Ian McMillan and Luke Carver Goss: Flipchart and Squeezebox Musical Comedy Show, Wednesday 4th July, 6-7:30pm Royal Northern College of Music
Words and photographs by Caroline Greenwood.
Having only a passing familiarity with Ian McMillan’s work, I am more than a little intrigued as to what awaits me at his mysteriously named; ‘Flipchart and Squeezebox Musical Show.’ How on earth could large pieces of paper and an accordion make a ‘hilarious’ night out? In the quest to find out, I pulled on my boots and braved the typically seasonal Manchester weather, as I headed towards the Royal Northern College of Music, for an evening of entertainment…
Entering the RNCM Theatre, there is an excited hum of chatter coming from the gathering crowd, as groups of children and parents all scramble to their seats, ready for the show to begin. Alongside them, in equally high spirits, is also a good selection of people from the non-parent-child demographic, who – presumably familiar with McMillan’s Radio 3 show, The Verb – have also braved the elements to watch the star in action.
Equipped with only the bare essentials (two chairs, a table, an accordion and a flip chart), McMillan keeps his set simple, with a clear focus on the two objects featured in the show’s title (An Accordion and a Flipchart). However, this simplicity proves to be all that is required, as McMillan’s performance and stage presence is more than enough to brighten up the theatre.
“You don’t get this with Carol Ann Duffy”
McMillan’s style is one which fuses together both music and poetry, whilst actively encouraging audience participation through a selection of musical refrains and choreographed movements, designed to accompany his words. When watching him perform, his craftsmanship is apparent, offering something for everyone in his crowd-pleasing, double-edged-pantomime style jokes and slapstick comedy. Also typically northern in its roots, Ian’s comedy frequently makes use of the northern ‘lingo‘, as he gently probes the classes, softly mocking southern sensibilities and northern ways to great effect. Particular highlights of the show include his poems about Dinner Ladies, Derek the train spotter and Postman Pat’s three brothers, which all have the audience in hysterics.
The main thematic focus of the show however, is placed upon schools and teaching. McMillan explores the classroom, entertaining us with poems about his own school experiences (Hole in the Hall – A poem about…well… a hole in the Hall!) and ‘Creaking Head Teacher Mr. Moore!’ These references prove to be particularly relevant for the younger members of the audience (and especially a boisterous scout group) who take great pleasure in acting out the poems, cheekily challenging McMillan at any given opportunity.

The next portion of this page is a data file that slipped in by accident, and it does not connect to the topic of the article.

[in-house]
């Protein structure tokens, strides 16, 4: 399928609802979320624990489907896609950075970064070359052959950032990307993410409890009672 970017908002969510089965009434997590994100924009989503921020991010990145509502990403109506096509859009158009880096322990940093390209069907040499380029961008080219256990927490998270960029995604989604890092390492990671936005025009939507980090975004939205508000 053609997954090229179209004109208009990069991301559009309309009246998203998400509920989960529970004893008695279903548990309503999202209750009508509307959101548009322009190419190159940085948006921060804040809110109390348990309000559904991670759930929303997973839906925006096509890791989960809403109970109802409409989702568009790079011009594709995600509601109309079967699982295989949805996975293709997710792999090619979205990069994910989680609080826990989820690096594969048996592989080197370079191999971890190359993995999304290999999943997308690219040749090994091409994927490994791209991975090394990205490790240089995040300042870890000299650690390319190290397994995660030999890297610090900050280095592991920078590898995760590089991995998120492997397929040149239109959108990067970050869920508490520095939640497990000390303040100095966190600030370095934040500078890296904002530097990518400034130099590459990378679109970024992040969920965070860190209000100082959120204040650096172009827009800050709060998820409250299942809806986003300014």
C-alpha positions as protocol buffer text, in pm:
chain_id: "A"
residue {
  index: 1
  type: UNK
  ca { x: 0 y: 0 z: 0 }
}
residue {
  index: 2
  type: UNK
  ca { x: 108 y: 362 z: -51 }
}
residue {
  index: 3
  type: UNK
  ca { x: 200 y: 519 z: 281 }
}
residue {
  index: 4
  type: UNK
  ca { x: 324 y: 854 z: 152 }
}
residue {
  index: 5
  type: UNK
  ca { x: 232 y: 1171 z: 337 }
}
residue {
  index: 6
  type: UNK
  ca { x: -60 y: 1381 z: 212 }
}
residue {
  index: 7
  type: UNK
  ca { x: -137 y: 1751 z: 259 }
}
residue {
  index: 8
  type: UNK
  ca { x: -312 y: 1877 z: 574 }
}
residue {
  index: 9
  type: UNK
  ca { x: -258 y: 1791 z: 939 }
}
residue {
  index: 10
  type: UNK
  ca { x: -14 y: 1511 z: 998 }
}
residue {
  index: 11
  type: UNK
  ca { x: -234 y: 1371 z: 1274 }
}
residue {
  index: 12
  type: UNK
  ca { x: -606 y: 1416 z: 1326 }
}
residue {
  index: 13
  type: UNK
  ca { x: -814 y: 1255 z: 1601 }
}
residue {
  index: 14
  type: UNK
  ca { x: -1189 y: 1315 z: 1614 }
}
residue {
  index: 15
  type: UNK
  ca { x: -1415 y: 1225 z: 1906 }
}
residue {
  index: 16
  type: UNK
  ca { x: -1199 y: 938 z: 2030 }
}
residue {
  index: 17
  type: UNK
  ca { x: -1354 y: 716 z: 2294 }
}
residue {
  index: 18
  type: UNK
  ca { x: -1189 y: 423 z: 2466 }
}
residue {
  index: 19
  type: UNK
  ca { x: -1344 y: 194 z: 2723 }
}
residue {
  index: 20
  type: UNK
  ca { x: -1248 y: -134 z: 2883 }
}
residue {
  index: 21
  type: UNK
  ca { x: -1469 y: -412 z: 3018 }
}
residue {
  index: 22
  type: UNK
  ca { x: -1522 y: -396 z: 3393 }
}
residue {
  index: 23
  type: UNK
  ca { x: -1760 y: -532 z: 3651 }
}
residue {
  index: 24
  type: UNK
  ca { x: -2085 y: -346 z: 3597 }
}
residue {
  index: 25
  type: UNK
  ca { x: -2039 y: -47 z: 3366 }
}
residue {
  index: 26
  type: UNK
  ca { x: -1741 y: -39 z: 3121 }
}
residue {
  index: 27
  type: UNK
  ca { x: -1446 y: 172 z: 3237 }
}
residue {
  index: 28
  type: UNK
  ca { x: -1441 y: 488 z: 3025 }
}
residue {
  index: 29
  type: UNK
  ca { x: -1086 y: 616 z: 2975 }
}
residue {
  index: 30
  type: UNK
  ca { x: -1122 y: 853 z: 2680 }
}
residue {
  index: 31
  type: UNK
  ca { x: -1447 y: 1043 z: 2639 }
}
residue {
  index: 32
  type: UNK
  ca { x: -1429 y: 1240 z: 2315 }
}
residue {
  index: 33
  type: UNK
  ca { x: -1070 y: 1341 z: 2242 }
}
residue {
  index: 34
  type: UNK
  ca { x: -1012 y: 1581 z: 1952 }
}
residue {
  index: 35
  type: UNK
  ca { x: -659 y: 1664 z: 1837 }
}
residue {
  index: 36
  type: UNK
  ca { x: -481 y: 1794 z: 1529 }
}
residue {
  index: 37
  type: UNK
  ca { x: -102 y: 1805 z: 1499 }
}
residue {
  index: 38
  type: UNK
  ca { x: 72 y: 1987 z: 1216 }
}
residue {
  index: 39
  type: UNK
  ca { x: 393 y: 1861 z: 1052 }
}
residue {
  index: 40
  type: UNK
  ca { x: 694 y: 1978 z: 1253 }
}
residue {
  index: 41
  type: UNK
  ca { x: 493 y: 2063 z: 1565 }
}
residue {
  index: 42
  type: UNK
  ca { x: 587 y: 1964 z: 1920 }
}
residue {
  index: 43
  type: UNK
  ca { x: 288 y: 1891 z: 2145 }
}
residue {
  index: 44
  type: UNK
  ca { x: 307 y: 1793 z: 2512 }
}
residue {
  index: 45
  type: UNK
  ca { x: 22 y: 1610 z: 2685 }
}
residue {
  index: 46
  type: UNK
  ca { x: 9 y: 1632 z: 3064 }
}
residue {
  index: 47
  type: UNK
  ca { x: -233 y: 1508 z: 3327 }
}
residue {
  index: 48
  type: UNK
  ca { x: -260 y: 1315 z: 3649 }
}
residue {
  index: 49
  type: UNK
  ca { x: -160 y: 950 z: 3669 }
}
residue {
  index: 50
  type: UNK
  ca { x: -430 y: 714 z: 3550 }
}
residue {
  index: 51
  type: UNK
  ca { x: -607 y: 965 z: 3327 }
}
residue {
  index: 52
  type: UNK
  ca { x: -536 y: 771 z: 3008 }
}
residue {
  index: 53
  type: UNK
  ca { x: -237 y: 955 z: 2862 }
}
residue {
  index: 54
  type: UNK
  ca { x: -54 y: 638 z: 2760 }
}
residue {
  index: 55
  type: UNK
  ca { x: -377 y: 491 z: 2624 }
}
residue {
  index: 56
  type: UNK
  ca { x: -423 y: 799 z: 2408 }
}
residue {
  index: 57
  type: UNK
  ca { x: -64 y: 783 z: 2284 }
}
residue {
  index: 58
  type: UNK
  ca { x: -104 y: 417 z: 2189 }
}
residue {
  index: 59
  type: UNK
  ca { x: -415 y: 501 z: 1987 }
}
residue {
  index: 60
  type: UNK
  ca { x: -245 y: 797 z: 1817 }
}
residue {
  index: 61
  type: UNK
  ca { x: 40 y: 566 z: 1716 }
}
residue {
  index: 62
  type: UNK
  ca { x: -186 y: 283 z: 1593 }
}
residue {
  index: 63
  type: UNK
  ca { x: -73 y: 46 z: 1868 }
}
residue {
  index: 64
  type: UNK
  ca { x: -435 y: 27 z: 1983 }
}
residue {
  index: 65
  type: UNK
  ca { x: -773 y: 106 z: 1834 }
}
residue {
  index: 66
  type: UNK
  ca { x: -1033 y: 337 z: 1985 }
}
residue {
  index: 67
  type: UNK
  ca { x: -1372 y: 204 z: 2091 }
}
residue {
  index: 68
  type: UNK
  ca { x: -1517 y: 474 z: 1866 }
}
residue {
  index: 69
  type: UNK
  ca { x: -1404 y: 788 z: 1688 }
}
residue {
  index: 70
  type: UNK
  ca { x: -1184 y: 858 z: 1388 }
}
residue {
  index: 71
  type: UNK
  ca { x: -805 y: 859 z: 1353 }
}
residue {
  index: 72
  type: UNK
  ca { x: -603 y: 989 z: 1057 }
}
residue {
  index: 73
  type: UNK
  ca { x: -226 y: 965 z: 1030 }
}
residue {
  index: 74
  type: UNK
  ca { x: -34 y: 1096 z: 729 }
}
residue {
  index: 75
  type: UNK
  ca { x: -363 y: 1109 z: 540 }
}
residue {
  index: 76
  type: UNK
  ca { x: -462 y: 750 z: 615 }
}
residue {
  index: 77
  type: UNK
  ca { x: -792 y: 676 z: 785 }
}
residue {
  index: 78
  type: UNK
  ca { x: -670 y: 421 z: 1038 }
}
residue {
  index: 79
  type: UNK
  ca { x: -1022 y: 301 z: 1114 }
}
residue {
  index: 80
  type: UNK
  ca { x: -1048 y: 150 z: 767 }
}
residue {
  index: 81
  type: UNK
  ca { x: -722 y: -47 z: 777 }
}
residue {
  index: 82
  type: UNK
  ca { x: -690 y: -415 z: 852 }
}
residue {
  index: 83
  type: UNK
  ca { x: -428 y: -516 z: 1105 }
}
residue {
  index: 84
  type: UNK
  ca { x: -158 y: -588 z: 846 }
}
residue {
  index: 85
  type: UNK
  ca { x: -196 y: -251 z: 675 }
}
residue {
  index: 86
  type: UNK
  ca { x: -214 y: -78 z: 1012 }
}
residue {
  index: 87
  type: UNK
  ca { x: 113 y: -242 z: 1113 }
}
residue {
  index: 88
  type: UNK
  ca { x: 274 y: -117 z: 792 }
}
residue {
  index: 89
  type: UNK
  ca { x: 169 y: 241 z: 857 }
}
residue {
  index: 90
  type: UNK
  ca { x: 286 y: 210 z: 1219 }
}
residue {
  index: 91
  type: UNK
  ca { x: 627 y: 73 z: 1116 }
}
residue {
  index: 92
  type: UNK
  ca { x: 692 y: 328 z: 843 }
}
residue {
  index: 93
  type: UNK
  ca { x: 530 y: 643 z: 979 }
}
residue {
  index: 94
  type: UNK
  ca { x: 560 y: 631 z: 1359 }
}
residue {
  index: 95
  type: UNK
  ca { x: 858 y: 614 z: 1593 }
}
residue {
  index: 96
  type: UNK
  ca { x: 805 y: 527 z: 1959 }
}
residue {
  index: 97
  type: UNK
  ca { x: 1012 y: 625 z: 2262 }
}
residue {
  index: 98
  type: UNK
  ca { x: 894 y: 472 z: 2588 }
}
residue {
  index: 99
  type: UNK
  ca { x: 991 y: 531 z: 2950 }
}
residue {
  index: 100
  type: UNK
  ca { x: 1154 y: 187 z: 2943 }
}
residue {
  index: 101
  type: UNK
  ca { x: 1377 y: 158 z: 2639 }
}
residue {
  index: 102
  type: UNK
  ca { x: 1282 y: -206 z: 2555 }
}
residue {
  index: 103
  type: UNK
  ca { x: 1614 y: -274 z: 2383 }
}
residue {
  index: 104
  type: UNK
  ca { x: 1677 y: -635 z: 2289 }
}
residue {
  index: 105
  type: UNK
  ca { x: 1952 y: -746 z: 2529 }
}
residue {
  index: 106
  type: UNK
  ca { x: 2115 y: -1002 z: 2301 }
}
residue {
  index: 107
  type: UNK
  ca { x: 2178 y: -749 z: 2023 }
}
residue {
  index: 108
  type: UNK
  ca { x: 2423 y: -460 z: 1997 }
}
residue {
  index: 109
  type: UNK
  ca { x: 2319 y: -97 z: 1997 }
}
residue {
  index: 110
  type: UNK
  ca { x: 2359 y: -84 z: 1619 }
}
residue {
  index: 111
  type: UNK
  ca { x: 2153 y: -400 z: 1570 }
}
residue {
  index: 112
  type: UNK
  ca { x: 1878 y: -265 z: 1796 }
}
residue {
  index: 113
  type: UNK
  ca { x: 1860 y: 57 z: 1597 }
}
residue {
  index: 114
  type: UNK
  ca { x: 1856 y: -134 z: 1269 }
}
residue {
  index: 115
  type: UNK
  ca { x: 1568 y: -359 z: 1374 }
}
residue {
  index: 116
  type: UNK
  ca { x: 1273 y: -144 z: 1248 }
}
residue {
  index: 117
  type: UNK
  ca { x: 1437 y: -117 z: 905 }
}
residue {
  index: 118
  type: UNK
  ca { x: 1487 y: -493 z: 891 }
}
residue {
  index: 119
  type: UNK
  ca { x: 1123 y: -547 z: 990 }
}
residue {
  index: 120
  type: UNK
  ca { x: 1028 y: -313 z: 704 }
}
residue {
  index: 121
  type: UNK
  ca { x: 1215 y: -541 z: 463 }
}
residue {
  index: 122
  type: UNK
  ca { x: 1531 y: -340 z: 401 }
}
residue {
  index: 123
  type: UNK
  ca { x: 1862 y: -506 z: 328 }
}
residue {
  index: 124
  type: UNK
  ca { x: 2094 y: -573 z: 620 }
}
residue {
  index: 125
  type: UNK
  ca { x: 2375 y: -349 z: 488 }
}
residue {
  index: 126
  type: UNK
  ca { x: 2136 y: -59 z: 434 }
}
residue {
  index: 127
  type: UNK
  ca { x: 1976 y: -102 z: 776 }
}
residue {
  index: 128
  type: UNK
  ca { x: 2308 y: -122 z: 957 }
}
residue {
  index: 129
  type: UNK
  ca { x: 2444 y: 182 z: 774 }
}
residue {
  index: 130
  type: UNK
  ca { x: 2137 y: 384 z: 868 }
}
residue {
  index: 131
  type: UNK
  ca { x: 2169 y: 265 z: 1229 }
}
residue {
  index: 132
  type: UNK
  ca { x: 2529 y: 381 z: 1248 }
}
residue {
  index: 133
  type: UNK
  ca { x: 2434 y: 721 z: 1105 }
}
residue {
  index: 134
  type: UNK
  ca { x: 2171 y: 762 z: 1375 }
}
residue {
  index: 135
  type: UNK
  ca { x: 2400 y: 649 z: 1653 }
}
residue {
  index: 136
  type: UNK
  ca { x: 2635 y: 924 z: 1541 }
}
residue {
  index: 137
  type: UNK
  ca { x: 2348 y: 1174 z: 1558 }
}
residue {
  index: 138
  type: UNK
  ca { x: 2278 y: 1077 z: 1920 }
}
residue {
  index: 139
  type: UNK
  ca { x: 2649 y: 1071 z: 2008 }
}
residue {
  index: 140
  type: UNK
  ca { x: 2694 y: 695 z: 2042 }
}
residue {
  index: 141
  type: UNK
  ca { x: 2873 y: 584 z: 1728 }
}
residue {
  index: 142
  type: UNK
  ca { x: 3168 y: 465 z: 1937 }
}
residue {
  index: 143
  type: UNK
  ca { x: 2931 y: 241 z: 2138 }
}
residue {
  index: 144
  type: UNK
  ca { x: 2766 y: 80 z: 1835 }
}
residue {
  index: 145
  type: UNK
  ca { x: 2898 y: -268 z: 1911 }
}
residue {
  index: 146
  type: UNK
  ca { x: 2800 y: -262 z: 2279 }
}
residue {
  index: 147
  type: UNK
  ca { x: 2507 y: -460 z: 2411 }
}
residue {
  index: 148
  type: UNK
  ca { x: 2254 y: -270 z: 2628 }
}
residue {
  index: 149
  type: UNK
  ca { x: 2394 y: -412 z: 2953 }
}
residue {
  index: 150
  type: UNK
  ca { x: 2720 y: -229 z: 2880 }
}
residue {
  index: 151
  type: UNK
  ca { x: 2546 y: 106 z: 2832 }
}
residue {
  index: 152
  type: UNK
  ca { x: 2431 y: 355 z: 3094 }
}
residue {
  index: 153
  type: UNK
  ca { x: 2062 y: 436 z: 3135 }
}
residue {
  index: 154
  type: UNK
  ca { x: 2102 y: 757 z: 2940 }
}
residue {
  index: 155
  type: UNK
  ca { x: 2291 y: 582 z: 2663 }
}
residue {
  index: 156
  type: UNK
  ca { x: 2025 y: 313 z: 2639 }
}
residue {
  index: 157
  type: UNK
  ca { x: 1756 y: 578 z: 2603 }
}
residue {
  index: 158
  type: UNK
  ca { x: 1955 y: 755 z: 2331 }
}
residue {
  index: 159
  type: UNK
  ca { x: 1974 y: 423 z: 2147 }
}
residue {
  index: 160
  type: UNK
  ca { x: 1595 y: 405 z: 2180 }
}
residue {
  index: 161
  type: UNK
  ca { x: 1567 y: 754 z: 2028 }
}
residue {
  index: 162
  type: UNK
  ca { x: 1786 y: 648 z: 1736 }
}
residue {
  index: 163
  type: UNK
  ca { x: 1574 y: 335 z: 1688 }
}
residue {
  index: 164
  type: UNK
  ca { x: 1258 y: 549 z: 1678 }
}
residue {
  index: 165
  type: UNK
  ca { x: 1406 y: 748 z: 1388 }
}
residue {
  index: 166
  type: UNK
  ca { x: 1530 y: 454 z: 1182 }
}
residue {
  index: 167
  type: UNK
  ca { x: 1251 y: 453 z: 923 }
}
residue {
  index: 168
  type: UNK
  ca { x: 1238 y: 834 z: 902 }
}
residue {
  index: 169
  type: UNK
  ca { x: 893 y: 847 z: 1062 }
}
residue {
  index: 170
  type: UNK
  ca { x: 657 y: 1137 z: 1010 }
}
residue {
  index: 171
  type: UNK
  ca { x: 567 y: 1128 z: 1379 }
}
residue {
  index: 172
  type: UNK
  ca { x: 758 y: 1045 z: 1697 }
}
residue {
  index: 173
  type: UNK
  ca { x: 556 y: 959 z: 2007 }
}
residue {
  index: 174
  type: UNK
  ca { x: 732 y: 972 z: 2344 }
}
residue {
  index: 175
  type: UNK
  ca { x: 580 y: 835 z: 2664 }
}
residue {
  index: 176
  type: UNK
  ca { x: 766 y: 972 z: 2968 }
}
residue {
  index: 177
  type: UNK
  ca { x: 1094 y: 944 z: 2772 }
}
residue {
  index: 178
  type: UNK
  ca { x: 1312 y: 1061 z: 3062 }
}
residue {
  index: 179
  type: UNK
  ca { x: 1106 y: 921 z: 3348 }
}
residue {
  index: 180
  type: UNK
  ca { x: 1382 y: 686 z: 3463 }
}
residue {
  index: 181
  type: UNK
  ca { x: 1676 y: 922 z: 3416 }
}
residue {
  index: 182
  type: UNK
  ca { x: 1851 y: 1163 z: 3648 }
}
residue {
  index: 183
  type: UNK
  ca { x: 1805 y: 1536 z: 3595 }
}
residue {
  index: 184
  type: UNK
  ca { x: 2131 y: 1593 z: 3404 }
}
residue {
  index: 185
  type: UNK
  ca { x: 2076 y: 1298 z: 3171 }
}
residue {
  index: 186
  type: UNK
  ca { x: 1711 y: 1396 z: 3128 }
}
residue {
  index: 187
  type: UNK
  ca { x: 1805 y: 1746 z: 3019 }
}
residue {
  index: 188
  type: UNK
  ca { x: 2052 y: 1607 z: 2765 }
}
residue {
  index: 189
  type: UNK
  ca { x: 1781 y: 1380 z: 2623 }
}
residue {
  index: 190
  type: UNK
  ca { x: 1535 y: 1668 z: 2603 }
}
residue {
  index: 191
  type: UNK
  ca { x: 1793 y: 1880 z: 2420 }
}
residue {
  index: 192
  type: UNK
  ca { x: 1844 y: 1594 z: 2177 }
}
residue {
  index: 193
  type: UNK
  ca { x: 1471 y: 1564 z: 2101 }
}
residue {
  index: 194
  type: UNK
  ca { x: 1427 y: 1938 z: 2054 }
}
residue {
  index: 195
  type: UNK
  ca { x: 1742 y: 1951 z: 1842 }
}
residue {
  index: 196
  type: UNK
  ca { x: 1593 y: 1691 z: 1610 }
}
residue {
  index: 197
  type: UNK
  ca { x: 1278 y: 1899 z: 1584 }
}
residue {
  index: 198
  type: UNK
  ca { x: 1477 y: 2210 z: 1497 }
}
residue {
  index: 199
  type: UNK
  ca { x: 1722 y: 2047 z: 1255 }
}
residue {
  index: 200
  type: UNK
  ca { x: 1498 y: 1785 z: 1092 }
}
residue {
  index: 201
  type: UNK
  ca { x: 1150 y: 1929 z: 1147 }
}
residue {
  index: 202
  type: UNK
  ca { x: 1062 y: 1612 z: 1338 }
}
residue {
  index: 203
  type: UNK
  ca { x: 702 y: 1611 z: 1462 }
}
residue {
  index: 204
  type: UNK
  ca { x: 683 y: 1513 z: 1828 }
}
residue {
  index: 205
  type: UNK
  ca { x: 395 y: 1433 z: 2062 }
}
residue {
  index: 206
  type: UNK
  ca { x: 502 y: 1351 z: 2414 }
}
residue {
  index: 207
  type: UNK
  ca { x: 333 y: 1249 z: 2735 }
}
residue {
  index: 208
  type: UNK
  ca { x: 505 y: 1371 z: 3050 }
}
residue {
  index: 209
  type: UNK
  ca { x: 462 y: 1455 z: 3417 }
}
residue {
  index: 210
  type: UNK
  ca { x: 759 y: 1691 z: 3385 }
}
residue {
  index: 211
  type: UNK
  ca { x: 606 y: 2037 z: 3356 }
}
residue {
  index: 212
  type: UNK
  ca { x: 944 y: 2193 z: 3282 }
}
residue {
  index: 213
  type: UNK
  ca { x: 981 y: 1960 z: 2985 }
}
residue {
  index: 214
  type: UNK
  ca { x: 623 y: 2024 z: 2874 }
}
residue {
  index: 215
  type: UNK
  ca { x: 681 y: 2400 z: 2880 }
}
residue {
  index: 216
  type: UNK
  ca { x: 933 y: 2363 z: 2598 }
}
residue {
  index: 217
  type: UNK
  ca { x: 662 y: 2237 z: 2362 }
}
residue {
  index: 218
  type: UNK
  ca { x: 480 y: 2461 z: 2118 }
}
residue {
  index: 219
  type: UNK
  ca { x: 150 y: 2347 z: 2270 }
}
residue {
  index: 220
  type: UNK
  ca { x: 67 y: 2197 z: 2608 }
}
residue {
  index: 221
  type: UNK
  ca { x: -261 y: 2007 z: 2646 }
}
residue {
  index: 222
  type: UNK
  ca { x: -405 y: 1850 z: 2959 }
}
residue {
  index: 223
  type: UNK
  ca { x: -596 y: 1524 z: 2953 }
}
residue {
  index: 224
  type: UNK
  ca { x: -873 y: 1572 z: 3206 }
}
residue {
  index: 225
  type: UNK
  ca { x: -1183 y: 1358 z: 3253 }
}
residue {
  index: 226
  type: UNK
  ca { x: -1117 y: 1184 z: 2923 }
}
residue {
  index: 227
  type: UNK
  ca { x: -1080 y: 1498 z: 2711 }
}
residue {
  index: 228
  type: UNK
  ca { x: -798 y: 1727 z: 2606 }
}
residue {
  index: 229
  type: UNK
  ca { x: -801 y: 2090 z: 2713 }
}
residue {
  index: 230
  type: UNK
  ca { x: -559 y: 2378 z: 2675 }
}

The evening’s music (on the Accordion) is provided by Luke Carver Goss, who like McMillan, has an exceptional ability for improvisation, which he demonstrates throughout the show by making up tunes to compliment the poets work. Both men are clearly comfortable with each other’s style and work well together to achieve an effective collaboration.
The show’s big finale comes in the form of a poem constructed entirely from audience suggestions on the ’Lyreco Flipchart’, accompanied by Goss on Accordion – An exercise which proves very interesting, with the end result being as follows;
Midnight at the RNCM
Midnight at the RNCM (x3)
There’s an owl
With a scowl
He’s called Powell
In a cowl
And he’s carrying a piece of cake
And he’s carrying a quite long snake
It’s not a real one it’s a fake
Coz it’s a slug
It’s a what?
It’s a slug
What did you say then?
It’s a slug.
He’s here with the fake snake
Looks like a tie to me from M&S
Where is your hat?
Where did you buy it?
The invisible tie maker
Is sneaking up behind him
With a cravat (x3)
The children in particular, enjoy this part of the show, singing along with great gusto to Goss’ accordion. MCBF’s own James Draper is then coaxed up on stage to perform the role of the snake carrying bird (Kudos go to James, who made a truly exceptional Owl!)
After all the excitement, the show ends somewhat abruptly, with McMillan and Goss vacating the stage at the end of this performance, denying the audience a revival of ’Adios Mama, Adios Papa’, promised earlier in the show. However, McMillan does compensate with a book signing in the foyer, which I’m sure, for his fans, more than made up for the lack of an encore!
As I got back in the car and reflected on the evening’s experience, I again asked myself the question. Was what I had just witnessed a ’hilarious’ night not to be missed?
– You bet!
Caroline Greenwood is a recent English graduate from MMU. After enjoying her first degree at the university, she hopes to begin a Master’s in Gothic Literature this coming September. A keen writer, she currently runs two blogs; carolinecupcakes and theafternoonteaclub (co-run with fellow MCBF blogger Laura Griffiths)
You can find Caroline on twitter at @FromCaroline